Toronto

Toronto's COVID-19 deaths surpass 400 but rate of infection slowing, city says

A total of 449 people have died of COVID-19 in Toronto but the city's rate of infection is slowing, Toronto's medical officer of health reported on Monday.

City hasn't passed infection peak, public health measures can't be lifted yet, city says

A sign on a fence in Toronto’s east end thanks front-line workers. (Alan Habbick/CBC)

A total of 449 people have died of COVID-19 in Toronto but the city's rate of infection is slowing, Toronto's medical officer of health reported on Monday.

Dr. Eileen de Villa told reporters at a daily news briefing at city hall that 387 people are in hospital in Toronto, with 105 in intensive care units.

Toronto has a cumulative total of 6,278 COVID-19 cases, of which 5,641 are confirmed and 637 are probable, as of 5 p.m. on Sunday. A total of 4,022 people have recovered from COVID-19.

The number of deaths, meanwhile, is an increase of 51 from Saturday's total. No new data about the pandemic was reported by the city on Sunday.

"Our data is telling us that we are making positive progress in our city," De Villa said. "It is also telling us that we continue to see new people becoming infected with this virus. This means we are, unfortunately, still not in a place to ease our public health measures yet."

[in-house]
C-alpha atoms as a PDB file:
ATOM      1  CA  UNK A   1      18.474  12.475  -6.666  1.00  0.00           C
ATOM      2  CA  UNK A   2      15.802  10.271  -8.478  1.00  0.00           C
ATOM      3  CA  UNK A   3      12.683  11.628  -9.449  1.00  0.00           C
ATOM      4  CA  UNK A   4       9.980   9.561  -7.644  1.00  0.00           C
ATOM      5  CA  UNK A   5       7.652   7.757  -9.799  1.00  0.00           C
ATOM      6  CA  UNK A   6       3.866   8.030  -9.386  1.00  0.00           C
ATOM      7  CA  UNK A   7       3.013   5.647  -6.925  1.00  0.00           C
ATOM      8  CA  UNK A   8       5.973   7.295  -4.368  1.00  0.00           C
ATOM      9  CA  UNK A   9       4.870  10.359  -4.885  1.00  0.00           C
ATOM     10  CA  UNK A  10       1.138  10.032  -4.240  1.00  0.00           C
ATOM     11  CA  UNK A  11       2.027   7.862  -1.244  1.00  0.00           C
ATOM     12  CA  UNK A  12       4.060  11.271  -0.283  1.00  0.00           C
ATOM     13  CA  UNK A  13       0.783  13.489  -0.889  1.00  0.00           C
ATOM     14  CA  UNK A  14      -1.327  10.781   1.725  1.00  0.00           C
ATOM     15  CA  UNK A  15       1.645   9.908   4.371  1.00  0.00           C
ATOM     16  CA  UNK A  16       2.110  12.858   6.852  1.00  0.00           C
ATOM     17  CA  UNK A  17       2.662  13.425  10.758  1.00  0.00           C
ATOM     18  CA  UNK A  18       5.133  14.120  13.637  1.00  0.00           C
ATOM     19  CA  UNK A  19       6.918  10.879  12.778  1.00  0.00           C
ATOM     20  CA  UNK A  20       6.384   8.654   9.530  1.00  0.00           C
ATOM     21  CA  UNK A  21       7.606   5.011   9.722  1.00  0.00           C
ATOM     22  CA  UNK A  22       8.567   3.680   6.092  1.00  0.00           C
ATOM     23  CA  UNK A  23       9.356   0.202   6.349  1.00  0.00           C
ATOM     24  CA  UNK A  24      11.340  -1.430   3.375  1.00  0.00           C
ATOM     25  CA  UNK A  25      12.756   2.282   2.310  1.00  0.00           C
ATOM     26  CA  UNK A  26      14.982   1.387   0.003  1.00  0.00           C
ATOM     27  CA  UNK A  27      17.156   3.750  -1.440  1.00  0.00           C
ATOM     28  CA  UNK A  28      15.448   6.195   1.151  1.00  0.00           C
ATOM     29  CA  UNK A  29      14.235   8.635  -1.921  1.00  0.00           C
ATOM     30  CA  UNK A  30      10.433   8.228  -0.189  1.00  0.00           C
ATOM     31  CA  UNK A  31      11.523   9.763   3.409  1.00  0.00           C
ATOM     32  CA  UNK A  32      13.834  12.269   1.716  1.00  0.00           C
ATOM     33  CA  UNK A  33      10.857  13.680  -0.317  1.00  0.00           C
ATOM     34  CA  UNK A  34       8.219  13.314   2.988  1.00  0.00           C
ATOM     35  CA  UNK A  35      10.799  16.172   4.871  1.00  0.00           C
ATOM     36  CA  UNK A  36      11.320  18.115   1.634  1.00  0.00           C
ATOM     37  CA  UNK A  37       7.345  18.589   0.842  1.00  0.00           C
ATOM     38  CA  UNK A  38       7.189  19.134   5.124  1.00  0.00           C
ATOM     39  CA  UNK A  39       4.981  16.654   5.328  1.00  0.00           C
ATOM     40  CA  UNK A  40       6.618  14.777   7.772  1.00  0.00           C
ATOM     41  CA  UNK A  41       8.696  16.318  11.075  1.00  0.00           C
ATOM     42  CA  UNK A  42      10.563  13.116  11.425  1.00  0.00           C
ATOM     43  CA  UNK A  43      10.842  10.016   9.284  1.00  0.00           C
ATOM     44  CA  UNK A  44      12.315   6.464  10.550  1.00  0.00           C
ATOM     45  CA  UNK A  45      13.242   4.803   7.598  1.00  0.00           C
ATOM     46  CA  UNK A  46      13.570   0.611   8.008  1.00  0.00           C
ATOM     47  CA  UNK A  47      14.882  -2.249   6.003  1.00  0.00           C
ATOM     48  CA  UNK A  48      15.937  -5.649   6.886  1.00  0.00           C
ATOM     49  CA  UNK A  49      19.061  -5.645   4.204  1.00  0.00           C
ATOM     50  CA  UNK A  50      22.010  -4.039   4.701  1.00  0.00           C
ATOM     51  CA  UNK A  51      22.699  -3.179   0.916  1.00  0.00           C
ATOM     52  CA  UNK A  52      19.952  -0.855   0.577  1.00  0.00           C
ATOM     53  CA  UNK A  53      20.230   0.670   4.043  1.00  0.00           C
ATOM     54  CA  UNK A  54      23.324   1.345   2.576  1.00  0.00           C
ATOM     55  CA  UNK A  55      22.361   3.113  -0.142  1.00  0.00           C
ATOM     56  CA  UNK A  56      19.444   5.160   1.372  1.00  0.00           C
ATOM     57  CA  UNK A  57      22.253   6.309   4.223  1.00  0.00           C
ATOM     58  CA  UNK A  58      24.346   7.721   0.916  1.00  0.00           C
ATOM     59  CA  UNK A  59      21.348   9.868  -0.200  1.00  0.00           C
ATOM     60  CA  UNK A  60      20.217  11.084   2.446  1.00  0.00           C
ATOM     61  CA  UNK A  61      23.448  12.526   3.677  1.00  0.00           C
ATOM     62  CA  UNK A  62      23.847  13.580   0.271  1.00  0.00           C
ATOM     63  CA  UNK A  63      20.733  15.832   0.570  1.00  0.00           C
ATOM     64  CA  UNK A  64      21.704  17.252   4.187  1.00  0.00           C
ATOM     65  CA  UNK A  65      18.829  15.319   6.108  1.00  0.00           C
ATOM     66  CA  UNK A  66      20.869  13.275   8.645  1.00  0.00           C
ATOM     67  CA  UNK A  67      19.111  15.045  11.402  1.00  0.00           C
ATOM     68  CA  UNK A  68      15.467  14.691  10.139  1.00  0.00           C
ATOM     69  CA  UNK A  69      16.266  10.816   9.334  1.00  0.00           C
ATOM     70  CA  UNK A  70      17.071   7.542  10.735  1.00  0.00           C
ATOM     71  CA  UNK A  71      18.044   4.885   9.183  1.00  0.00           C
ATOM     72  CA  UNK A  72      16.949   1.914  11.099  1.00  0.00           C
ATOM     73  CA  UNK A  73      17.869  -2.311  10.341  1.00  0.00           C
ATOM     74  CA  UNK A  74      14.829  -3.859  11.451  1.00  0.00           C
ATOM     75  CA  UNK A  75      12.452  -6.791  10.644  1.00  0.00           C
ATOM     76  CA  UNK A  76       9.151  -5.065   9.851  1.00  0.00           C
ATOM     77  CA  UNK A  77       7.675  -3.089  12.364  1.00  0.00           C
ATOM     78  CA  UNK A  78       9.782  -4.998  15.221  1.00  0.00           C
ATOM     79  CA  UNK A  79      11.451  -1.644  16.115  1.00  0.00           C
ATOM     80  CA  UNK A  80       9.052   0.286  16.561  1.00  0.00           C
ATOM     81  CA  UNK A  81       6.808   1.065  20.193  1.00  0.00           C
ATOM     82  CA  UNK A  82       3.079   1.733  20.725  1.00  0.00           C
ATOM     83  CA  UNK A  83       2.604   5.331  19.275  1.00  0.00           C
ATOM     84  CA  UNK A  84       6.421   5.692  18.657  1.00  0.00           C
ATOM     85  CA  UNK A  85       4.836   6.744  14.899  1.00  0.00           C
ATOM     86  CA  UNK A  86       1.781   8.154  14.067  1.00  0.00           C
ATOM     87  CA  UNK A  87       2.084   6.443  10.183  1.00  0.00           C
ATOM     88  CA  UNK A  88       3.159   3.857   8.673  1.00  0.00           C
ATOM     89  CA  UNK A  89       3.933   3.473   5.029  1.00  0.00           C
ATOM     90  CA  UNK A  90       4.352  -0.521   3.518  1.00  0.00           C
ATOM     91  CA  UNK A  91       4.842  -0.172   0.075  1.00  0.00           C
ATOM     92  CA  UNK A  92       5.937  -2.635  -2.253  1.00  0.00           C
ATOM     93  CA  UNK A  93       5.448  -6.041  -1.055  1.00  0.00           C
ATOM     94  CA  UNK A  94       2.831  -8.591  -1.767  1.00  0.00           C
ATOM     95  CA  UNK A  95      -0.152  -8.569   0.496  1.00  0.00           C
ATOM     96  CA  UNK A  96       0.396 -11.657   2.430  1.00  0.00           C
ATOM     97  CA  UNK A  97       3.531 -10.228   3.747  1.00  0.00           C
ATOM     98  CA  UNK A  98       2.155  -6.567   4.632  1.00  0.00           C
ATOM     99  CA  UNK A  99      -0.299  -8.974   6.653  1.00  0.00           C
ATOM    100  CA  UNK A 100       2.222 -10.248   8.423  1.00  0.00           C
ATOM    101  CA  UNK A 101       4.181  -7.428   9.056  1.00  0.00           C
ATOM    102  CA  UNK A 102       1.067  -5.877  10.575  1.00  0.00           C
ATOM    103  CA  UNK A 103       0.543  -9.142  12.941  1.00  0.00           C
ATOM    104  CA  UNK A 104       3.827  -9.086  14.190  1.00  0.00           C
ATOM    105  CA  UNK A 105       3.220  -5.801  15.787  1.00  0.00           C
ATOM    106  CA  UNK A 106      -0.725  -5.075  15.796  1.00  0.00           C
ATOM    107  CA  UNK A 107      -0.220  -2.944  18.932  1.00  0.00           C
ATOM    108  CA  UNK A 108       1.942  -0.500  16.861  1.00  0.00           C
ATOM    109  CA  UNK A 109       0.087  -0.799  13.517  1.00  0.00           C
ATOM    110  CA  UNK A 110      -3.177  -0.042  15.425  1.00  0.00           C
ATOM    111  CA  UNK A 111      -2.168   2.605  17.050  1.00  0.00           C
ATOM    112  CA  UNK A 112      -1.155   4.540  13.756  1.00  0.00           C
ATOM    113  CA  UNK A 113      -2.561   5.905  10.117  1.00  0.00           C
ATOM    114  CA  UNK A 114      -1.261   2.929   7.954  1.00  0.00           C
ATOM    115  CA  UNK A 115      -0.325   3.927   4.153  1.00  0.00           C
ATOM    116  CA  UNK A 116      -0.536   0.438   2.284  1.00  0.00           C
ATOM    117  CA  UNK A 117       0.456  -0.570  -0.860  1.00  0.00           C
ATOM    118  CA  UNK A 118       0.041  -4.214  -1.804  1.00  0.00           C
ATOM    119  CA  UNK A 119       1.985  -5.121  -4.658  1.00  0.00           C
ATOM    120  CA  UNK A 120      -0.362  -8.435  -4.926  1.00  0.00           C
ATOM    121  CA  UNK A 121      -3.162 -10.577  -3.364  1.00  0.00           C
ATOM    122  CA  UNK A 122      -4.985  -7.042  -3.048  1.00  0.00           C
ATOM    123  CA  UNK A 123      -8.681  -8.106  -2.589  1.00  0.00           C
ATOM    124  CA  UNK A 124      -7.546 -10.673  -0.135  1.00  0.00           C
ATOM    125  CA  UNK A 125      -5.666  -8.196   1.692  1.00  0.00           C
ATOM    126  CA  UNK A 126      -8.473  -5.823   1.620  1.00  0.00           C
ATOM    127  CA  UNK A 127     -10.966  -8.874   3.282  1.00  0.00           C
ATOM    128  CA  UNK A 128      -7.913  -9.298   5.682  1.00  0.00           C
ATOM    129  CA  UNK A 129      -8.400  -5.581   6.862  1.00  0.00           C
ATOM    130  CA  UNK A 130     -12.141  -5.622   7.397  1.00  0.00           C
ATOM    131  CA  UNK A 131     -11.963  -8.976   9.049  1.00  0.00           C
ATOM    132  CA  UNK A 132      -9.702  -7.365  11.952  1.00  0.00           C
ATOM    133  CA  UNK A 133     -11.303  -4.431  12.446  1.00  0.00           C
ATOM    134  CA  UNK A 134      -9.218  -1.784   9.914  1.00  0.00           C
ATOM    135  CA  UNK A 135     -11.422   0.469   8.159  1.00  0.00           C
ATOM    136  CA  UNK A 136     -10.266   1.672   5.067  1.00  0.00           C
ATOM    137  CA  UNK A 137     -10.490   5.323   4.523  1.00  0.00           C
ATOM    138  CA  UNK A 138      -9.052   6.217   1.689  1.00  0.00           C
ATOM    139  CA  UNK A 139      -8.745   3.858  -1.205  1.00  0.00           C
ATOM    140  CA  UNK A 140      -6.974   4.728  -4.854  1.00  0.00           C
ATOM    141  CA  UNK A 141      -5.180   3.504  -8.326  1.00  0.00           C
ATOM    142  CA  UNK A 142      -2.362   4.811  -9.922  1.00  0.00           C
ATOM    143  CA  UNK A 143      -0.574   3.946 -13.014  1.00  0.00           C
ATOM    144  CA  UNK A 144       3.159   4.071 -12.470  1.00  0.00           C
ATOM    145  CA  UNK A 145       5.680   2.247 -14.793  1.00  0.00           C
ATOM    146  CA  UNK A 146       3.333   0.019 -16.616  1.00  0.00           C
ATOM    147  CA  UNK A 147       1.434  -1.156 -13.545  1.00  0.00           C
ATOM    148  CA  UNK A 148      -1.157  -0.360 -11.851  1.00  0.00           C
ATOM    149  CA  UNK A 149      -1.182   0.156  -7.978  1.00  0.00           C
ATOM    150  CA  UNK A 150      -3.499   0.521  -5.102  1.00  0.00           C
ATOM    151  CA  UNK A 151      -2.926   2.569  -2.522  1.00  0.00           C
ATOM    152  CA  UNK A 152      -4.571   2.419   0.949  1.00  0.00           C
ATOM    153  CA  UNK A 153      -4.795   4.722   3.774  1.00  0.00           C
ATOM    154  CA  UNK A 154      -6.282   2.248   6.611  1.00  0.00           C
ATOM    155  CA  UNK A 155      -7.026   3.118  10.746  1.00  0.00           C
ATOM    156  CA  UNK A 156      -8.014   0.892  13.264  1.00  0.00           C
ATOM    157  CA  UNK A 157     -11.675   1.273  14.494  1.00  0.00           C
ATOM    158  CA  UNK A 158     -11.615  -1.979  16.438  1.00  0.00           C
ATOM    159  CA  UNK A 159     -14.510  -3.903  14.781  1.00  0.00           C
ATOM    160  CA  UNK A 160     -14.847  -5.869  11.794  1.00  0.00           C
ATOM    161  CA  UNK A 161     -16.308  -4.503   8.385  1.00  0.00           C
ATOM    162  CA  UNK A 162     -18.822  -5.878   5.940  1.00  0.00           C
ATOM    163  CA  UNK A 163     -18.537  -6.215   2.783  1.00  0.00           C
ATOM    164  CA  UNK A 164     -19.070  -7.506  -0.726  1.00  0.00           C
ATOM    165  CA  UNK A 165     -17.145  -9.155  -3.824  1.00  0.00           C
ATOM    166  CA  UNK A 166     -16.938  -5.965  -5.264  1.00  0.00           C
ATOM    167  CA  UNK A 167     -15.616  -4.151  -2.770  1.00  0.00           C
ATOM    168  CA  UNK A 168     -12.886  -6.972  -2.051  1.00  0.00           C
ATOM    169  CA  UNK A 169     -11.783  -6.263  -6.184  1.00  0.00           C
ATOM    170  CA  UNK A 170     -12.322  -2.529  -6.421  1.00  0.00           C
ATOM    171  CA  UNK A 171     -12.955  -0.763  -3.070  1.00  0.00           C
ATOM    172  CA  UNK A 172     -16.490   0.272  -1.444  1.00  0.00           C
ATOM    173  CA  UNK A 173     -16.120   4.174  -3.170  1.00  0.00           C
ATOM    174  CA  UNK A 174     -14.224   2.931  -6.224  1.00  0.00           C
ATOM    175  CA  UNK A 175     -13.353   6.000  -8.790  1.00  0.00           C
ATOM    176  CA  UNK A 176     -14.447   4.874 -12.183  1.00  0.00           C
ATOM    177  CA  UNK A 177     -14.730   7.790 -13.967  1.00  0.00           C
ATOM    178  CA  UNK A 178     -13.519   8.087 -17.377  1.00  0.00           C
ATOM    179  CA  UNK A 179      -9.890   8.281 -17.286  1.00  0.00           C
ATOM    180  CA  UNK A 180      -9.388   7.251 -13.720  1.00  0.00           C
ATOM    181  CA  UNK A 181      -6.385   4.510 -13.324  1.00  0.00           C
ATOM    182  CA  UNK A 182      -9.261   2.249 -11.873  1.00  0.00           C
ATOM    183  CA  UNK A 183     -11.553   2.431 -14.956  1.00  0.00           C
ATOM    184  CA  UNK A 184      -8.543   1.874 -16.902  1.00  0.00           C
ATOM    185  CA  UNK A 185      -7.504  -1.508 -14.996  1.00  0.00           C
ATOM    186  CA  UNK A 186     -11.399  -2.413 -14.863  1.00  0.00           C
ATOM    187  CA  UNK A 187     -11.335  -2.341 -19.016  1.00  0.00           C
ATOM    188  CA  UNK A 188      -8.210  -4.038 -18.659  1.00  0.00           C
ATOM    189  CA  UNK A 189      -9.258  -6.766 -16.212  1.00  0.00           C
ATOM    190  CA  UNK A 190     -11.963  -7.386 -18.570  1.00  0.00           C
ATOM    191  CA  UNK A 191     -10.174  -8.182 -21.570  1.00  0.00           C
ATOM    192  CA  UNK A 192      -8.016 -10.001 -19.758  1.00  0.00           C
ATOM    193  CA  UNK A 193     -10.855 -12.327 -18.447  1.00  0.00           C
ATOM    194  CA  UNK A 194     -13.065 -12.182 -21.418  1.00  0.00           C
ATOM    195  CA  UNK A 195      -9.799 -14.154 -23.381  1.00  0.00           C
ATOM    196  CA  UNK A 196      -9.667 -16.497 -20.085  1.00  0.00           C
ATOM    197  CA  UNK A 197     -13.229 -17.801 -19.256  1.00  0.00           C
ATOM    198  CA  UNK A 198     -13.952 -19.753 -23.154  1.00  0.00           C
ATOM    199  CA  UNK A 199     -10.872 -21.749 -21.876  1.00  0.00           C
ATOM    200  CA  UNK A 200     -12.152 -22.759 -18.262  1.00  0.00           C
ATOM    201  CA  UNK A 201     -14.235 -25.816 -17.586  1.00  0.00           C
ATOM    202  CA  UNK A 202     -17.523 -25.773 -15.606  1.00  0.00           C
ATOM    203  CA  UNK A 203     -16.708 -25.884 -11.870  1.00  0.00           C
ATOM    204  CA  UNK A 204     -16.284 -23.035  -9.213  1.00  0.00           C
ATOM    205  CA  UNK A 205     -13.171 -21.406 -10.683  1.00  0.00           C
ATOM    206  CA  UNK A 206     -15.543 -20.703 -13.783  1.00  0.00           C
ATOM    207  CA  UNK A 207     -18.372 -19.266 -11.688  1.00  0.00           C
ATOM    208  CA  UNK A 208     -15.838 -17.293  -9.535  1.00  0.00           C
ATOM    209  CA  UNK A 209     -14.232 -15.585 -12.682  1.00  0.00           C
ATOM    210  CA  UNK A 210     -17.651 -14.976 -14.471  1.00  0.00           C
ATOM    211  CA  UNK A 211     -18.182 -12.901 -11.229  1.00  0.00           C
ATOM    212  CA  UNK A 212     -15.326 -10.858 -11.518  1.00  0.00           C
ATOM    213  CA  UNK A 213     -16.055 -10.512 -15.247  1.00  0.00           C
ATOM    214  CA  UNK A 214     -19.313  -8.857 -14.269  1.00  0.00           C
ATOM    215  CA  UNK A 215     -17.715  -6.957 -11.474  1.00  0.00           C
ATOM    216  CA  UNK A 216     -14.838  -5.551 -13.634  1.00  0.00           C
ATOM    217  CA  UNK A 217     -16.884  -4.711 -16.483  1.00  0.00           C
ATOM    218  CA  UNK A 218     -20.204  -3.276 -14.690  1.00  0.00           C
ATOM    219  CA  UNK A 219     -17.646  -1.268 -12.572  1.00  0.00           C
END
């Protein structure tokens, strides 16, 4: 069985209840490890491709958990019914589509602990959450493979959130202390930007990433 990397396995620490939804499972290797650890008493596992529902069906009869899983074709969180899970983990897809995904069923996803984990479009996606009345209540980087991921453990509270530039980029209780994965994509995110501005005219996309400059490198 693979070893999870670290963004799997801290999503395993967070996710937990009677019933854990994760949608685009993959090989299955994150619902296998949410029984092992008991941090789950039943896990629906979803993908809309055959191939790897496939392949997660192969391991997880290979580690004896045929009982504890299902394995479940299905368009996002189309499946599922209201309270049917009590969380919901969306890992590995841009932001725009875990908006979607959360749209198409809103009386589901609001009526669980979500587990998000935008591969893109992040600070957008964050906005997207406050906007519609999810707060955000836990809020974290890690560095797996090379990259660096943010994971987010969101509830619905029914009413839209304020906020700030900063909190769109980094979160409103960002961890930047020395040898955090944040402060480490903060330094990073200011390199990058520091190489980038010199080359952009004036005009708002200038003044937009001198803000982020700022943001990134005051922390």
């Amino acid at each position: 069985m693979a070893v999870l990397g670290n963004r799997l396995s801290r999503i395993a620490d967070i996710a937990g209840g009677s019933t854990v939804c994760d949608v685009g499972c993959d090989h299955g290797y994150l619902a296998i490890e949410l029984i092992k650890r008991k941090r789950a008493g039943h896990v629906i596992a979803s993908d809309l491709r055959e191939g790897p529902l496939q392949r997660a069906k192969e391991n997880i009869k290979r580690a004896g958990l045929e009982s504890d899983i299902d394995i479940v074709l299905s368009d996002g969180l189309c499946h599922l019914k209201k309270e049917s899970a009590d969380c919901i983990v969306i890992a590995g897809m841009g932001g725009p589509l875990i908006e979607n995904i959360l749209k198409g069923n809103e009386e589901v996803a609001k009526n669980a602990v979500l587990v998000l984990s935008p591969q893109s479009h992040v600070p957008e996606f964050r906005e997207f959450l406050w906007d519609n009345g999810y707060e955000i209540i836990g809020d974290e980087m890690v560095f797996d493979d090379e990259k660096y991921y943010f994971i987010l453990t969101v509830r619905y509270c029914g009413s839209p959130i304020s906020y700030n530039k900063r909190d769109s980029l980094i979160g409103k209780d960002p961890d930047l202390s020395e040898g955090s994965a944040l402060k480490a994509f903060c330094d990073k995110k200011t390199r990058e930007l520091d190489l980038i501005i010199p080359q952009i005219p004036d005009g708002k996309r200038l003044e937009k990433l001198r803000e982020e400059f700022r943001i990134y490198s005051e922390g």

De Villa said the rate of infection is slowing and officials believe that the local curve is flattening, but the city has not yet passed what she called its "infection peak."

In the early days of the outbreak, the number of new cases doubled every four days, but now, it is doubling every seven days, she said. Also, before public health measures were implemented, each person with COVID-19 infected on average 3.5 people, but now, each person with the disease infects one other person.

City not seeing daily drop in number of new cases

"This suggests the rate of infection in our city is slowing down and that physical distancing and self-isolation are having a positive impact. However, while we believe our local curve is flattening, we are not yet seeing a steady decrease in the number of new cases or new hospitalizations each day," she said.

"This means we have likely not completely passed the infection peak. As is the case with any outbreak, we will only know when we have reached this point after it has occurred and our local cases begin to decrease."

De Villa said the data tells the story of how COVID-19 is affecting Toronto, helps the city understand how many people are infected, explains how the virus continues to spread and describes the burden the disease is placing on the health-care system and its resources.